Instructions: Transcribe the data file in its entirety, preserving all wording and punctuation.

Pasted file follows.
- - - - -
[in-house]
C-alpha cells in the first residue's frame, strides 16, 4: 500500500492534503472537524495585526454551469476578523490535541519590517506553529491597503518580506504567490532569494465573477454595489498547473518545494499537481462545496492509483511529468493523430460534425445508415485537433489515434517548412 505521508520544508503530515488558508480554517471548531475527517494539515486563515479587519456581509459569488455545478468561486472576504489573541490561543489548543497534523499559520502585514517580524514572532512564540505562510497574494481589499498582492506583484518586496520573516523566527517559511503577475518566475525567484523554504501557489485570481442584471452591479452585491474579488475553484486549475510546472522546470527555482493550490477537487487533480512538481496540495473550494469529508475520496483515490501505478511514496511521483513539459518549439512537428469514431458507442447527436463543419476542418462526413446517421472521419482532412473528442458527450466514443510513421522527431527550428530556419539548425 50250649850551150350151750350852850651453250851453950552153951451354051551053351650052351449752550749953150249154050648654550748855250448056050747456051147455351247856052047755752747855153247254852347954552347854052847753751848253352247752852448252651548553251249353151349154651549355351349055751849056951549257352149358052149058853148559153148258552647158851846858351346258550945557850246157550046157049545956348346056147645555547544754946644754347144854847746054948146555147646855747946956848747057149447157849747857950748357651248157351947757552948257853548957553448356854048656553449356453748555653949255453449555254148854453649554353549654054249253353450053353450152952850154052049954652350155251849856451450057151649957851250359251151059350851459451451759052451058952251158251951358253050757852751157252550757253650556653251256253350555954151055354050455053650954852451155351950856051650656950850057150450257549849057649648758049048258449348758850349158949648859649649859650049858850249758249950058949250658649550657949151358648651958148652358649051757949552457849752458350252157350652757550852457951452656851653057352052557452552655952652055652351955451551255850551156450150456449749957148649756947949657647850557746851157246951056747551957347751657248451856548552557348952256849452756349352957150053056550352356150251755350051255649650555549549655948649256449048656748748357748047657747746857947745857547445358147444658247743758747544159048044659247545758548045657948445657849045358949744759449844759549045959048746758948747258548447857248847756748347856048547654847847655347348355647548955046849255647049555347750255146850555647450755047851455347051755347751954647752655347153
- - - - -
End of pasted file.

[in-house]
C-alpha cells in the first residue's frame, strides 16, 4: 500500500492534503472537524495585526454551469476578523490535541519590517506553529491597503518580506504567490532569494465573477454595489498547473518545494499537481462545496492509483511529468493523430460534425445508415485537433489515434517548412 505521508520544508503530515488558508480554517471548531475527517494539515486563515479587519456581509459569488455545478468561486472576504489573541490561543489548543497534523499559520502585514517580524514572532512564540505562510497574494481589499498582492506583484518586496520573516523566527517559511503577475518566475525567484523554504501557489485570481442584471452591479452585491474579488475553484486549475510546472522546470527555482493550490477537487487533480512538481496540495473550494469529508475520496483515490501505478511514496511521483513539459518549439512537428469514431458507442447527436463543419476542418462526413446517421472521419482532412473528442458527450466514443510513421522527431527550428530556419539548425 50250649850551150350151750350852850651453250851453950552153951451354051551053351650052351449752550749953150249154050648654550748855250448056050747456051147455351247856052047755752747855153247254852347954552347854052847753751848253352247752852448252651548553251249353151349154651549355351349055751849056951549257352149358052149058853148559153148258552647158851846858351346258550945557850246157550046157049545956348346056147645555547544754946644754347144854847746054948146555147646855747946956848747057149447157849747857950748357651248157351947757552948257853548957553448356854048656553449356453748555653949255453449555254148854453649554353549654054249253353450053353450152952850154052049954652350155251849856451450057151649957851250359251151059350851459451451759052451058952251158251951358253050757852751157252550757253650556653251256253350555954151055354050455053650954852451155351950856051650656950850057150450257549849057649648758049048258449348758850349158949648859649649859650049858850249758249950058949250658649550657949151358648651958148652358649051757949552457849752458350252157350652757550852457951452656851653057352052557452552655952652055652351955451551255850551156450150456449749957148649756947949657647850557746851157246951056747551957347751657248451856548552557348952256849452756349352957150053056550352356150251755350051255649650555549549655948649256449048656748748357748047657747746857947745857547445358147444658247743758747544159048044659247545758548045657948445657849045358949744759449844759549045959048746758948747258548447857248847756748347856048547654847847655347348355647548955046849255647049555347750255146850555647450755047851455347051755347751954647752655347153